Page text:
If no duplicate card is found in the sleeve at block 432, the symbol 456 may return to the color green. For either determination at block 432, the method considers at block 452 whether the last sleeve in the case has been checked. If so, the method stops. If not, the method proceeds to the next sleeve at block 448 and repeats the checking procedure on that sleeve until all sleeves have been checked.
 The information thus collected during the entire processing, including the duplicate checking described with respect to FIGS. 4A-4C, provides sufficient information to perform an audit when desired. Because the identity of the operator at each stage of the process was recorded, the audit includes an indication specifically of which individuals were responsible for a particular portion of the production at any time. Such an audit may be performed on a card-by-card basis in response to disappearance of a card or other anomalous circumstance, for example. An audit may also be desirable as part of an investigation as to how a duplicate card was created. FIG. 5 provides a flow diagram for an embodiment of how the audit may be performed. At block 504, an auditor inputs the reference numbers for the cards for which the audit is to be performed. At block 508, the system selects the first of these reference numbers so that the corresponding card data may be retrieved from the storage device 250 at block 512. The system loops at blocks 516 and 524, sequentially retrieving data for each of the cards identified by their reference numbers under data have been retrieved for all of the listed cards. This information is then used at block 520 to generate an audit summary. The audit summary will generally list, for each of the requested cards, a series of date and time identifications for several stages in the production process, including an identification of the responsible operator at each of those stages.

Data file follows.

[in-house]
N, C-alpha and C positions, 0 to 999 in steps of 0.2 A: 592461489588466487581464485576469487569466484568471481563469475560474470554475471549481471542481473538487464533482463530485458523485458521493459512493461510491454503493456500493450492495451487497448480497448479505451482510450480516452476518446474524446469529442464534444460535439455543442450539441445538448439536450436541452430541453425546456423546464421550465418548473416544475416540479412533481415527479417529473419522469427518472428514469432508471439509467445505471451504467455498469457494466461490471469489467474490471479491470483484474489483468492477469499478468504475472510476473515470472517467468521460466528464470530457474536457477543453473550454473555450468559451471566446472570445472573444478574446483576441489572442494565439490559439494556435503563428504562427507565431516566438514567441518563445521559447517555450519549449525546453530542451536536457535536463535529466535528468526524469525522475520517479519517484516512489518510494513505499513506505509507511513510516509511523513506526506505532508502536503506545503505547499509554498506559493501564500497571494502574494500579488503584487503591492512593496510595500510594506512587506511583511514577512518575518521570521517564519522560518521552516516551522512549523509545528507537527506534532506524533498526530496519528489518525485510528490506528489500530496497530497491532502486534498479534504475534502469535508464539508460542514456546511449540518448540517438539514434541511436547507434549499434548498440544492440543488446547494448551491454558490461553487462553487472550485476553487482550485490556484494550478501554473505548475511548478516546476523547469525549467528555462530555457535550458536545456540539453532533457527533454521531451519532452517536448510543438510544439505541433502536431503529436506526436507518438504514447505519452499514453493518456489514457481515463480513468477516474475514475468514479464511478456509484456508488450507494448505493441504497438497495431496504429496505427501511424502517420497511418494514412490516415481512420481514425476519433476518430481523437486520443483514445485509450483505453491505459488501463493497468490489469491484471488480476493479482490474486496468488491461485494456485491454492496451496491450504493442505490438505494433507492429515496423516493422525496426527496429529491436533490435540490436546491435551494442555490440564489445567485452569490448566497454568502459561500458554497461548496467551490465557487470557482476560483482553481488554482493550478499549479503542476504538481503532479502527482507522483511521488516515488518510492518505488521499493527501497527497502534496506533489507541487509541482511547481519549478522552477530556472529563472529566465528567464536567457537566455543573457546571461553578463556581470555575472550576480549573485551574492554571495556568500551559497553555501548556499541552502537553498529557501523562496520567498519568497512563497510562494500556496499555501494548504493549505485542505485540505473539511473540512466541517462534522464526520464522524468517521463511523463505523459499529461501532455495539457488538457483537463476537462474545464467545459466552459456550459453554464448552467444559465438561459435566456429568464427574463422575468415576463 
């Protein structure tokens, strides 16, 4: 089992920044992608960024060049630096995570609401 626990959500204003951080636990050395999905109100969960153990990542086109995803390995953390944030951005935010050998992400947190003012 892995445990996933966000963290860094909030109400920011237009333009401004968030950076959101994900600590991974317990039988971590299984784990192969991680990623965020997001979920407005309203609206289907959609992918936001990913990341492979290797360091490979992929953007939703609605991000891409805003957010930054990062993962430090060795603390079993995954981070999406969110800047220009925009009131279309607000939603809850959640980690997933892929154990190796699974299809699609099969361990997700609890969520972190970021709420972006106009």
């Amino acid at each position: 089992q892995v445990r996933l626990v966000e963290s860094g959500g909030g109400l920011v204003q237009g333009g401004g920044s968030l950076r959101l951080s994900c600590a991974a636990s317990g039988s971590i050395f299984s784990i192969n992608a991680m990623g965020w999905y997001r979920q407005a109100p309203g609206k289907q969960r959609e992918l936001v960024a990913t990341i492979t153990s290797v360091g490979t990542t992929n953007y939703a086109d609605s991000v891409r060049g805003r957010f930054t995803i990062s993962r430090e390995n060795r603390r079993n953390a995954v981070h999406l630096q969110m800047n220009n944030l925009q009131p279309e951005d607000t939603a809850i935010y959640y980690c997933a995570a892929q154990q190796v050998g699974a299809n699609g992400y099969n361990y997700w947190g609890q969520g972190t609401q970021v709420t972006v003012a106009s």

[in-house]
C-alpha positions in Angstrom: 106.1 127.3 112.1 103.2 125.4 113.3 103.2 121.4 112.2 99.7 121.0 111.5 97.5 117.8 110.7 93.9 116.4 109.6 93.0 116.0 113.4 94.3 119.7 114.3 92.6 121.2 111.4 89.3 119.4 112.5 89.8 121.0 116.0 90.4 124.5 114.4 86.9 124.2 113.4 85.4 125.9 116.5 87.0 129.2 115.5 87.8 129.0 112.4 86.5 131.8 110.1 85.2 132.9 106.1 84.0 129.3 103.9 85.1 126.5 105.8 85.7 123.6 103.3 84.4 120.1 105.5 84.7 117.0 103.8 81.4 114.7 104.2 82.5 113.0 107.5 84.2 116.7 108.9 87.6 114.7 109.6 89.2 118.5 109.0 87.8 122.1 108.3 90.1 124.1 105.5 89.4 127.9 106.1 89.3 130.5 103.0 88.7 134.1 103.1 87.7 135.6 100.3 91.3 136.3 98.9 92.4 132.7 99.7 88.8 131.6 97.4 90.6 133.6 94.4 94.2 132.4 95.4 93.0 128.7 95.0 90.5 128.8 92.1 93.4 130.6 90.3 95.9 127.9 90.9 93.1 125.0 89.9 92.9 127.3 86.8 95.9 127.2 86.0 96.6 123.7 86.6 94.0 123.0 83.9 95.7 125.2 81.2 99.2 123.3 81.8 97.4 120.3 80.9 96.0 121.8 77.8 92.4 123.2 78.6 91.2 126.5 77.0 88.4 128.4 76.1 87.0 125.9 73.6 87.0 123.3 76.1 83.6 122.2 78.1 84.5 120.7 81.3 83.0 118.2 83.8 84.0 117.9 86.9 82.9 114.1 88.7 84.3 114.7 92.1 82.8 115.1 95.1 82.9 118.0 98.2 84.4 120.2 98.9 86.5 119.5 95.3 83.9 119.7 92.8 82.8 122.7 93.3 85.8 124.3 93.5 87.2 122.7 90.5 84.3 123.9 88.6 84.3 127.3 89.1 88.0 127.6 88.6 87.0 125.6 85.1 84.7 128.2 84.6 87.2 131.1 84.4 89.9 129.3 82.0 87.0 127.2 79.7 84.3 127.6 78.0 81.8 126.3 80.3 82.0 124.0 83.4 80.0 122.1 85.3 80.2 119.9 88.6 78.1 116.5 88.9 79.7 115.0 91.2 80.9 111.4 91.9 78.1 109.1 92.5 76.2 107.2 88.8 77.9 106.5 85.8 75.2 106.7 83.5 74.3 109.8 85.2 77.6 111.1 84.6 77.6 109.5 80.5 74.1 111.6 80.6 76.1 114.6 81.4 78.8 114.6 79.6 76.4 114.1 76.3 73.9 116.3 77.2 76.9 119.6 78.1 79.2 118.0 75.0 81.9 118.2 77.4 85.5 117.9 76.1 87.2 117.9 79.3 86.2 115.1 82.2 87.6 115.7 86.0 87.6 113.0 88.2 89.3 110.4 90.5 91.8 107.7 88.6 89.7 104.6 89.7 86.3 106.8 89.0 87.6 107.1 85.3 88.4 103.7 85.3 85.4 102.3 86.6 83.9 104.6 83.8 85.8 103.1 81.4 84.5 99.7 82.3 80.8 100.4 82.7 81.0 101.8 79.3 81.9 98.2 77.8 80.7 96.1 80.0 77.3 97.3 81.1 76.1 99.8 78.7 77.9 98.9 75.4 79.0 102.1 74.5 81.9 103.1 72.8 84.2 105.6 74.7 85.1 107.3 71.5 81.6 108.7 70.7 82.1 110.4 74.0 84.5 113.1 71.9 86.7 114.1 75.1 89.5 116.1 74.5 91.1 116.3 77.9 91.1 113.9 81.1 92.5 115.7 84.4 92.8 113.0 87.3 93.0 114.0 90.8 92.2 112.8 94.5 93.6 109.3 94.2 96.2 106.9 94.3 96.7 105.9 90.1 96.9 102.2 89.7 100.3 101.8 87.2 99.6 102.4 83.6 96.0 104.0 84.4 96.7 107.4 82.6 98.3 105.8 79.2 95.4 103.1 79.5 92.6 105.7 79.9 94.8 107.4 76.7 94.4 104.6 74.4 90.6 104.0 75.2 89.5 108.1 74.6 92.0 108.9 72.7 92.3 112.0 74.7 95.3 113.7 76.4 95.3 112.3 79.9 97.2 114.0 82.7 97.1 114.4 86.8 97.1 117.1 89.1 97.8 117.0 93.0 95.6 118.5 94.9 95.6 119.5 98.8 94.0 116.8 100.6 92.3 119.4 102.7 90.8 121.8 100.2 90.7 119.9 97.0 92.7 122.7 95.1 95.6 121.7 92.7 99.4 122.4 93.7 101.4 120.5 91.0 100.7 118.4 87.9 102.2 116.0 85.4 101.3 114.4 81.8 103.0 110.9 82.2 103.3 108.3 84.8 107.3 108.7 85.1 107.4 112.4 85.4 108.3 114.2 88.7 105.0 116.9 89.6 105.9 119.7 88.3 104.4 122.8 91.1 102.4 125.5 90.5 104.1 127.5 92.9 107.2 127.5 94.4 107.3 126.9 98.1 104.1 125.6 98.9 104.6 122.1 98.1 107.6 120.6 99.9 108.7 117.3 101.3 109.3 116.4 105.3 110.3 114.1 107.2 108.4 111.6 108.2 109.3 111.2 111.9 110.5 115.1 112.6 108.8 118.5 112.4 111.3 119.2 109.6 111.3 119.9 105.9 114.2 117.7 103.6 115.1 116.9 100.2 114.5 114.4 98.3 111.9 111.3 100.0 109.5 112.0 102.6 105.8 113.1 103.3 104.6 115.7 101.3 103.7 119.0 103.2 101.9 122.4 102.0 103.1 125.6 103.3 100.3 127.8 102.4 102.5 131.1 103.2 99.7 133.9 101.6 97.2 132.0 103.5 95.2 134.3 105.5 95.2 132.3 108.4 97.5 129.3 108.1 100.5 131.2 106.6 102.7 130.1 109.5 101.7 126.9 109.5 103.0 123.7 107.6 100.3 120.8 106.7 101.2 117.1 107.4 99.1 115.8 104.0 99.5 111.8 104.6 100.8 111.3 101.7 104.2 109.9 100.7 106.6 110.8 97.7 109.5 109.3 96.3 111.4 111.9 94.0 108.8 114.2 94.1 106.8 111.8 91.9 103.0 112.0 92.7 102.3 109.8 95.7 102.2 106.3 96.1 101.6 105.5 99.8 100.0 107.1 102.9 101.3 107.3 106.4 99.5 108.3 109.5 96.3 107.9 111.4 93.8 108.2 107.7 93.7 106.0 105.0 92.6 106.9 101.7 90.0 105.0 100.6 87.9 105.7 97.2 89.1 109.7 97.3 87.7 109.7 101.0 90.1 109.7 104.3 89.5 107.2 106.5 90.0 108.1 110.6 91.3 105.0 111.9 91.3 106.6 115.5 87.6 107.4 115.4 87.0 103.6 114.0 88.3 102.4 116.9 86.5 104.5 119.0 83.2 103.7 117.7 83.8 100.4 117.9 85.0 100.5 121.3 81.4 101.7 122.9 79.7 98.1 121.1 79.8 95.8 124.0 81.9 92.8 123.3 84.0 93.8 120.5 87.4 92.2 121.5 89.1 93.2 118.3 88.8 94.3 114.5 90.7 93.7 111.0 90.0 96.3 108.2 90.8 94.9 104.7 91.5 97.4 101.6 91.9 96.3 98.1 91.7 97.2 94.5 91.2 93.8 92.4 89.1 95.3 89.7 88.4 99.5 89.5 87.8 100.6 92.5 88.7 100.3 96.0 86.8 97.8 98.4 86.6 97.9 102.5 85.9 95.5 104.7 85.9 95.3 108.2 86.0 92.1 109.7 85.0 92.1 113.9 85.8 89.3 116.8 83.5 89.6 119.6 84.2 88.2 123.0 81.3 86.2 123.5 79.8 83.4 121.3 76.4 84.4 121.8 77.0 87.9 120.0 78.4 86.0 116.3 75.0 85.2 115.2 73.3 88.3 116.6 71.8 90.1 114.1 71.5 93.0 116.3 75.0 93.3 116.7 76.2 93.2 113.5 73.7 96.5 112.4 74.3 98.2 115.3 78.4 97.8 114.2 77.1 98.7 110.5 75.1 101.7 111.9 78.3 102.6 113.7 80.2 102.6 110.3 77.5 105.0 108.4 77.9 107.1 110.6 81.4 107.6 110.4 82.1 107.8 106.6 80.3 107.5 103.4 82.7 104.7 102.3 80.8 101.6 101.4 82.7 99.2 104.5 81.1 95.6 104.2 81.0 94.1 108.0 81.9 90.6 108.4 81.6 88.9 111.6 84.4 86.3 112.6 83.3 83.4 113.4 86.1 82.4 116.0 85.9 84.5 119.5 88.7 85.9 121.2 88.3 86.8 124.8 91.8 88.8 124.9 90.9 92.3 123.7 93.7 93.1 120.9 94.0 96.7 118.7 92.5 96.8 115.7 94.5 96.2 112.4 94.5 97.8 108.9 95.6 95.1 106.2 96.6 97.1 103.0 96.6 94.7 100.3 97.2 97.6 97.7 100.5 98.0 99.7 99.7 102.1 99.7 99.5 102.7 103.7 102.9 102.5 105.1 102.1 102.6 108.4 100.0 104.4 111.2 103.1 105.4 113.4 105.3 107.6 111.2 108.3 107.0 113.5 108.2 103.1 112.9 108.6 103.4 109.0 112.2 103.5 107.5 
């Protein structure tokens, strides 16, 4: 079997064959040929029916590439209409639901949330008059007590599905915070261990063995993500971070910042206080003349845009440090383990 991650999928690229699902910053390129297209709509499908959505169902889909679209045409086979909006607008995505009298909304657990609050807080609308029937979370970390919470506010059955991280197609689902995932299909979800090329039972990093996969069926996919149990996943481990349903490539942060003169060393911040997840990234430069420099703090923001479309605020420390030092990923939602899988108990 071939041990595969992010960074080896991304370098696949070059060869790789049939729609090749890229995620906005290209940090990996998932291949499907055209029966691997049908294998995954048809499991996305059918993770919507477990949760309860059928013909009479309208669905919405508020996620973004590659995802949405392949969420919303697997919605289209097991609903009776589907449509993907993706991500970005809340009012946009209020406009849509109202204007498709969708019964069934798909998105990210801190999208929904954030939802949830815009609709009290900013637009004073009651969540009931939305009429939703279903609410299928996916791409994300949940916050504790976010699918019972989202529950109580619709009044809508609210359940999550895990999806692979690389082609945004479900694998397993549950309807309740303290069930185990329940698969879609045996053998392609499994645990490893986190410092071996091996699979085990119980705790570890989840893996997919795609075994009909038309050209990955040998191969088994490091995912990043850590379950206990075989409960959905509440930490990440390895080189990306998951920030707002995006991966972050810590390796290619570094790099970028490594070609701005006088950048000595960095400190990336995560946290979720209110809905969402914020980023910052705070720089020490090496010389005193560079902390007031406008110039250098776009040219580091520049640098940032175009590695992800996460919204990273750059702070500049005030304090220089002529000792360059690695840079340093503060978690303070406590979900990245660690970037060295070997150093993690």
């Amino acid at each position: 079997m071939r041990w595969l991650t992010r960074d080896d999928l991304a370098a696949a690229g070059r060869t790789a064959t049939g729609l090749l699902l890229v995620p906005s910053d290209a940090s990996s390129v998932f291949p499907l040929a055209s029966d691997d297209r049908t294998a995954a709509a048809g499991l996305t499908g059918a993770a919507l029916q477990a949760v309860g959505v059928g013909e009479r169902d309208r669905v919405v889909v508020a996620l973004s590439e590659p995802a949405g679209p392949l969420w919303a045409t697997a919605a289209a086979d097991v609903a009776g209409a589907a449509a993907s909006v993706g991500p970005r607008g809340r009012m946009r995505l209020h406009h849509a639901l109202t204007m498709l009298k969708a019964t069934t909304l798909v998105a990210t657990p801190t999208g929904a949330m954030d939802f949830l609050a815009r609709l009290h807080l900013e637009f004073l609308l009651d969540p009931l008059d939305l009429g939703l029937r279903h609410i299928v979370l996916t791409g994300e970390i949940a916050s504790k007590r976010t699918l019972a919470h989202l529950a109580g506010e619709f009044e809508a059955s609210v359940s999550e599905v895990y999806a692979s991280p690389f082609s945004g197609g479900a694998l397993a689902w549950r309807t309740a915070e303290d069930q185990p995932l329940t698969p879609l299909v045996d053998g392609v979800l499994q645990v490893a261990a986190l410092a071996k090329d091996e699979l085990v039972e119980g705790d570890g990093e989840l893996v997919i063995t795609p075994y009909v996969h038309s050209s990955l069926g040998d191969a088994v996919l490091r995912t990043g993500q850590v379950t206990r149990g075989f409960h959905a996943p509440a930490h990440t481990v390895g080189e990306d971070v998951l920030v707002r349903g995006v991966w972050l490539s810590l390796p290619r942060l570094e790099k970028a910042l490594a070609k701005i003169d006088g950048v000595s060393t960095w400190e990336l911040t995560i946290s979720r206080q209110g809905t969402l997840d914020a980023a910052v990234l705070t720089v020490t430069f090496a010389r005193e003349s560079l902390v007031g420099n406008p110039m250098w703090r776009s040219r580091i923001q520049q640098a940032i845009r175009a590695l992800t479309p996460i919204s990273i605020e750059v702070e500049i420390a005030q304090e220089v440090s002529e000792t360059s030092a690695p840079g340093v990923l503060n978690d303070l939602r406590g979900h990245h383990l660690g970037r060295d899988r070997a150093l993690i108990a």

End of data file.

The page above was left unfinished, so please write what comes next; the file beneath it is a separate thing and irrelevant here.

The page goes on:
Having described several embodiments, it will be recognized by those of skill in the art that various modifications, alternative constructions, and equivalents may be used without departing from the spirit of the invention. Accordingly, the above description should not be taken as limiting the scope of the invention, which is defined in the following claims.